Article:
Loan payable

 

 

0

 

 

 

1,808

 

Deferred rent

 

 

692

 

 

 

766

 

Other liabilities

 

 

174

 

 

 

221

 

Total liabilities

 

 

13,178

 

 

 

28,002

 

COMMITMENTS AND CONTINGENCIES (Note 8)

 

 

 

 

 

 

Series A redeemable convertible preferred stock, $0.001 par value; 0 shares authorized,
   issued or outstanding as of September 30, 2021;
167,496,750 shares authorized and
   
11,596,280 shares issued and outstanding as of December 31, 2020;

 

 

0

 

 

 

53,593

 

Series B redeemable convertible preferred stock, $0.001 par value; 0 shares authorized,
   issued or outstanding as of September 30, 2021;
74,620,739 shares authorized and
   
5,166,203 shares issued and outstanding as of December 31, 2020

 

 

0

 

 

 

36,336

 

Series C redeemable convertible preferred stock, $0.001 par value; 0 shares authorized,
   issued or outstanding as of September 30, 2021;
109,604,994 shares authorized
   and
7,588,254 shares issued and outstanding as of December 31, 2020

 

 

0

 

 

 

53,221

 

Series D redeemable convertible preferred stock, $0.001 par value; 0 shares authorized,
   issued or outstanding as of September 30, 2021;
99,705,359 shares authorized and 6,902,872
   shares issued and outstanding as of December 31, 2020

 

 

0

 

 

 

89,904

 

STOCKHOLDERS’ EQUITY (DEFICIT):

 

 

 

 

 

 

Common stock, $0.001 par value; 200,000,000 and 598,232,153 shares authorized as
   of September 30, 2021 and December 31, 2020, respectively;
47,454,962 and 8,391,793 shares
   issued and outstanding as of September 30, 2021 and December 31, 2020, respectively

 

 

47

 

 

 

8

 

Additional paid-in capital

 

 

361,694

 

 

 

7,109

 

Accumulated deficit

 

 

(141,940

)

 

 

(102,835

)

Total stockholders’ equity (deficit)

 

 

219,801

 

 

 

(95,718

)

TOTAL LIABILITIES, REDEEMABLE CONVERTIBLE PREFERRED
   STOCK AND STOCKHOLDERS’ EQUITY (DEFICIT)

 

$

232,979

 

 

$

165,338

 

 

See notes to unaudited condensed consolidated financial statements.

1


 

 

 

 

FINCH THERAPEUTICS GROUP, INC.

Condensed Consolidated Statements of Operations

(Unaudited, in thousands, except share and per share data)

 

 

 

THREE MONTHS ENDED
SEPTEMBER 30,

 

 

NINE MONTHS ENDED
SEPTEMBER 30,

 

 

 

2021

 

 

2020

 

 

2021

 

 

2020

 

REVENUE:

 

 

 

 

 

 

 

 

 

 

 

 

Collaboration revenue

 

$

11,343

 

 

$

1,733

 

 

$

17,726

 

 

$

5,582

 

Royalty revenue from related party

 

 

 

 

 

38

 

 

 

 

 

 

330

 

Total revenue

 

 

11,343

 

 

 

1,771

 

 

 

17,726

 

 

 

5,912

 

OPERATING EXPENSES:

 

 

 

 

 

 

 

 

 

 

 

 

Research and development

 

 

(15,537

)

 

 

(9,045

)

 

 

(42,476

)

 

 

(24,577

)

General and administrative

 

 

(5,739

)

 

 

(2,807

)

 

 

(16,173

)

 

 

(7,639

)

Total operating expenses

 

 

(21,276

)

 

 

(11,852

)

 

 

(58,649

)

 

 

(32,216

)

Net loss from operations

 

 

(9,933

)

 

 

(10,081

)

 

 

(40,923

)

 

 

(26,304

)

OTHER INCOME (EXPENSE), NET:

 

 

 

 

 

 

 

 

 

 

 

 

Gain on extinguishment of PPP Loan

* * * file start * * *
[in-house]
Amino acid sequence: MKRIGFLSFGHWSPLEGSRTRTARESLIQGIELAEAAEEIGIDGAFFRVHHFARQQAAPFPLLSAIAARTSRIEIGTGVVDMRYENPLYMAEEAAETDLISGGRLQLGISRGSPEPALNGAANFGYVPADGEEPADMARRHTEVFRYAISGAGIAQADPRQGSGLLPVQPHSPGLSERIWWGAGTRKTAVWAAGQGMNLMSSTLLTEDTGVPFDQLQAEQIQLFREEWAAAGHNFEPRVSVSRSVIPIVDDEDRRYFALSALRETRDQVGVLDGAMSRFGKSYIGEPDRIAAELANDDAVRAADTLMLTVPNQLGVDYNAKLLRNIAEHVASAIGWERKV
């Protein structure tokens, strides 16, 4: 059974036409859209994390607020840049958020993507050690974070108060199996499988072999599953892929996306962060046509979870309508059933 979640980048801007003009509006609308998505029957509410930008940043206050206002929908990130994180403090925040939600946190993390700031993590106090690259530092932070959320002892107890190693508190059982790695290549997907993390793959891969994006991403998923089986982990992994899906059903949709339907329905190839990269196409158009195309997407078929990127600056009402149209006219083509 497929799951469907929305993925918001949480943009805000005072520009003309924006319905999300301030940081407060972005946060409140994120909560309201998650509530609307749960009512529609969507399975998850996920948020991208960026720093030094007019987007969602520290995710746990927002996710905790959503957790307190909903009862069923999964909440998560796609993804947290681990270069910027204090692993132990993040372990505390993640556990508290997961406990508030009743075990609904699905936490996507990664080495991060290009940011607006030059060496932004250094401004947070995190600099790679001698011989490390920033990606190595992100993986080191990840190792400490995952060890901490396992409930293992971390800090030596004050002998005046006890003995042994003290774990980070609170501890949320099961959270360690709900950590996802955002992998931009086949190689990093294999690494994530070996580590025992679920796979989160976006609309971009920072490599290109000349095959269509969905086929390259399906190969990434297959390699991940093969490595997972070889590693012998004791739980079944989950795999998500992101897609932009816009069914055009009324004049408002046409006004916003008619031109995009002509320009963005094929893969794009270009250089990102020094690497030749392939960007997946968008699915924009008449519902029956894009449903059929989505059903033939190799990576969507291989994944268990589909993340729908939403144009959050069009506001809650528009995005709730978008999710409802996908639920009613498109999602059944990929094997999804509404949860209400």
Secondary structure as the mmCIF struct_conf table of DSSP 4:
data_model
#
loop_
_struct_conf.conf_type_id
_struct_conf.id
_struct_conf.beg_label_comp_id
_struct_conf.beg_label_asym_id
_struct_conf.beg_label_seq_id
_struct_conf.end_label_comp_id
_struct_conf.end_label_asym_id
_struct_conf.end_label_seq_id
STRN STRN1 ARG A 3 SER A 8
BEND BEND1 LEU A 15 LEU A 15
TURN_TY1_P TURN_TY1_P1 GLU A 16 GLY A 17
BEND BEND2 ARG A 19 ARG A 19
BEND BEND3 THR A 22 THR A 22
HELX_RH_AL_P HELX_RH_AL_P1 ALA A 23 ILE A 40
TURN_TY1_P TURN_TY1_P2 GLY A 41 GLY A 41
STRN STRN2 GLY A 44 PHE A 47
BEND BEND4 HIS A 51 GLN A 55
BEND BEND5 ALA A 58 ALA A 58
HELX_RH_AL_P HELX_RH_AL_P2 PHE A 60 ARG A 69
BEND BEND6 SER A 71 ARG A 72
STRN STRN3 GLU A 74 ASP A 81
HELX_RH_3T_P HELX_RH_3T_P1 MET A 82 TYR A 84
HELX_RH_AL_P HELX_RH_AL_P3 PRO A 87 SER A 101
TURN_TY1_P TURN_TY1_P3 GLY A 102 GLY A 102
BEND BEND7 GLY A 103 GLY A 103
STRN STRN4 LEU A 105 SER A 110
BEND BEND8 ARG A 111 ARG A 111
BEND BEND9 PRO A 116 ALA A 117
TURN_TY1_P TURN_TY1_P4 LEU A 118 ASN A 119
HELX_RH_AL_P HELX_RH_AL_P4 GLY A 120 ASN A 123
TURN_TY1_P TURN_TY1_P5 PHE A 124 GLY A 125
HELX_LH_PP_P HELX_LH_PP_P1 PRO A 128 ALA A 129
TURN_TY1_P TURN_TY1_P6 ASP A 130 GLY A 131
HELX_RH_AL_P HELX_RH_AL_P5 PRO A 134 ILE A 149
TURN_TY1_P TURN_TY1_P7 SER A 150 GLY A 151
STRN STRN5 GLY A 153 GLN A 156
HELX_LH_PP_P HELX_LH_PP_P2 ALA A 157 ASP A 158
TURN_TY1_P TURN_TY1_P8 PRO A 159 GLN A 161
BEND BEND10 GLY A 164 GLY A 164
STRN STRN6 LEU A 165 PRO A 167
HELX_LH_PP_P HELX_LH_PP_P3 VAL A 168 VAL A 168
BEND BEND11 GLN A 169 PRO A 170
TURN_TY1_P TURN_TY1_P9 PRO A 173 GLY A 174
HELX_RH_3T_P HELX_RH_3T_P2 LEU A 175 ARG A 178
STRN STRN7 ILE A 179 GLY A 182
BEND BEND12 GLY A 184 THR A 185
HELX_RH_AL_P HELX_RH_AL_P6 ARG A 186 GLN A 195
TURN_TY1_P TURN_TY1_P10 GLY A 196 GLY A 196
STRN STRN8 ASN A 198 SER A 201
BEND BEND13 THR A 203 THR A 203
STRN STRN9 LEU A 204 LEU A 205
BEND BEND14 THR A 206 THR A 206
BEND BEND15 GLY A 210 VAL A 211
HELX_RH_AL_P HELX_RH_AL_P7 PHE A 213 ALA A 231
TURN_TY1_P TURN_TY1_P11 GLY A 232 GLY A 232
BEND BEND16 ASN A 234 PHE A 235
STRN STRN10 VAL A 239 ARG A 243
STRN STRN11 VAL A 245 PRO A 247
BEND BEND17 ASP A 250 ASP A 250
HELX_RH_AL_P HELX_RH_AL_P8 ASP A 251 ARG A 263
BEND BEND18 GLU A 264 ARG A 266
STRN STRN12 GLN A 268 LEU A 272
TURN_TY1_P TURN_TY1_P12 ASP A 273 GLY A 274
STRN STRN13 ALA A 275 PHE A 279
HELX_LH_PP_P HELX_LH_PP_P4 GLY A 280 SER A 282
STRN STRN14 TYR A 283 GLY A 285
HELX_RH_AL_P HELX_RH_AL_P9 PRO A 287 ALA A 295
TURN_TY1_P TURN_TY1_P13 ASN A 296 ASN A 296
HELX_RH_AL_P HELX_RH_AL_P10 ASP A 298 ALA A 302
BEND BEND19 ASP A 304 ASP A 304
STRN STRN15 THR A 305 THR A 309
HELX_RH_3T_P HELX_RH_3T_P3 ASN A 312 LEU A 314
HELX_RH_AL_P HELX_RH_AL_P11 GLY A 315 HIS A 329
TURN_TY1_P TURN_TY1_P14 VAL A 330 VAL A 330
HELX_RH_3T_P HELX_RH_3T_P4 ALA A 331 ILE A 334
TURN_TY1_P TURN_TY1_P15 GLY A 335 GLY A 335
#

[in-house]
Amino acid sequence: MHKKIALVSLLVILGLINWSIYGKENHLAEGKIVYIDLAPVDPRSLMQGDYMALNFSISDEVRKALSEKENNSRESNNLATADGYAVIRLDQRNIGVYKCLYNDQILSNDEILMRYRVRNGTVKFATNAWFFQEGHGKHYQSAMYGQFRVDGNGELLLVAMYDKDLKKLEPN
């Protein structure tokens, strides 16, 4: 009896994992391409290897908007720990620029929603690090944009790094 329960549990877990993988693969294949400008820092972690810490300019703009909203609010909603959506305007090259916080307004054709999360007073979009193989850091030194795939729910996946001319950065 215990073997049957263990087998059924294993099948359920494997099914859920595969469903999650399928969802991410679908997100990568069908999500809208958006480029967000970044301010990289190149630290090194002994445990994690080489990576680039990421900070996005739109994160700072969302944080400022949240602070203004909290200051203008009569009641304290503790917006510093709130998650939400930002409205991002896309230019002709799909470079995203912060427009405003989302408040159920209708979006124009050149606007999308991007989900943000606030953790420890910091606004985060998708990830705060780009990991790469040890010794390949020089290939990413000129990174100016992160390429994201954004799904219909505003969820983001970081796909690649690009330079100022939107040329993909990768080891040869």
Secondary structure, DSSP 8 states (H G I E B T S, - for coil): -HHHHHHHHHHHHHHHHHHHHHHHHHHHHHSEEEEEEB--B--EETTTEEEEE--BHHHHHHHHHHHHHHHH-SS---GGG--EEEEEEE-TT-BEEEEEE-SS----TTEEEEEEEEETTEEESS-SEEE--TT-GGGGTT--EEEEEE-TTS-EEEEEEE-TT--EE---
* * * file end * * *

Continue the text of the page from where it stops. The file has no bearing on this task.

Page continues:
1,827

 

 

 

 

Interest income (expense)

 

 

8

 

 

 

(7

)

 

 

14

 

 

 

105

 

Other expense, net

 

 

(30

)

 

 

(2

)

 

 

(23

)

 

 

(51

)

Total other income (expense), net

 

 

(22

)

 

 

(9

)

 

 

1,818

 

 

 

54

 

Loss before income taxes

 

 

(9,955

)

 

 

(10,090

)

 

 

(39,105

)

 

 

(26,250

)

Income tax provision

 

 

 

 

 

 

 

 

 

 

 

 

Net loss

 

$

(9,955

)

 

$

(10,090

)

 

$

(39,105

)

 

$

(26,250

)

Net loss attributable to common stockholders—basic and diluted (Note 14)

 

$

(9,955

)

 

$

(10,090

)

 

$

(39,105

)

 

$

(26,250

)

Net loss per share attributable to common stockholders—basic and diluted

 

$

(0.21

)

 

$

(1.22

)

 

$

(1.07

)

 

$

(3.25

)

Weighted-average common stock outstanding—basic and diluted

 

 

47,445,195

 

 

 

8,258,537

 

 

 

36,408,506

 

 

 

8,065,730

 

 

See notes to unaudited condensed consolidated financial statements.

2


 

 

 

 

FINCH THERAPEUTICS GROUP, INC.

Condensed Consolidated Statements of Redeemable Convertible

Preferred Stock and Stockholders’ Equity (Deficit)

(Unaudited, in thousands, except share and per share data)

 

 

REDEEMABLE CONVERTIBLE PREFERRED STOCK

 

 

 

 

 

 

 

 

 

 

 

 

 

 

 

 

 

 

 

$0.001 PAR VALUE
SERIES A

 

 

$0.001 PAR VALUE
SERIES B

 

 

$0.001 PAR VALUE
SERIES C

 

 

$0.001 PAR VALUE
SERIES D

 

 

 

COMMON STOCK
$0.001 PAR VALUE

 

 

ADDITIONAL
PAID-IN

 

 

ACCUMULATED

 

 

TOTAL
STOCKHOLDERS’

 

 

 

SHARES

 

 

AMOUNT

 

 

SHARES

 

 

AMOUNT

 

 

SHARES

 

 

AMOUNT

 

 

SHARES

 

 

AMOUNT

 

 

 

SHARES

 

 

AMOUNT

 

 

CAPITAL

 

 

DEFICIT

 

 

DEFICIT

 

BALANCE, January 1, 2020

 

 

11,596,280

 

 

$

53,593

 

 

 

5,166,203

 

 

$

36,336

 

 

 

7,588,254

 

 

$

53,221

 

 

 

 

 

$

 

 

 

 

7,778,552

 

 

 

8

 

 

$

3,951

 

 

$

(63,494

)

 

$

(59,535

)

Exercise of common stock options

 

 

 

 

 

 

 

 

 

 

 

 

 

 

 

 

 

 

 

 

 

 

 

 

 

 

 

14,826

 

 

 

 

 

 

15

 

 

 

 

 

 

15

 

Vesting of restricted stock

 

 

 

 

 

 

 

 

 

 

 

 

 

 

 

 

 

 

 

 

 

 

 

 

 

 

 

183,744

 

 

 

 

 

 

3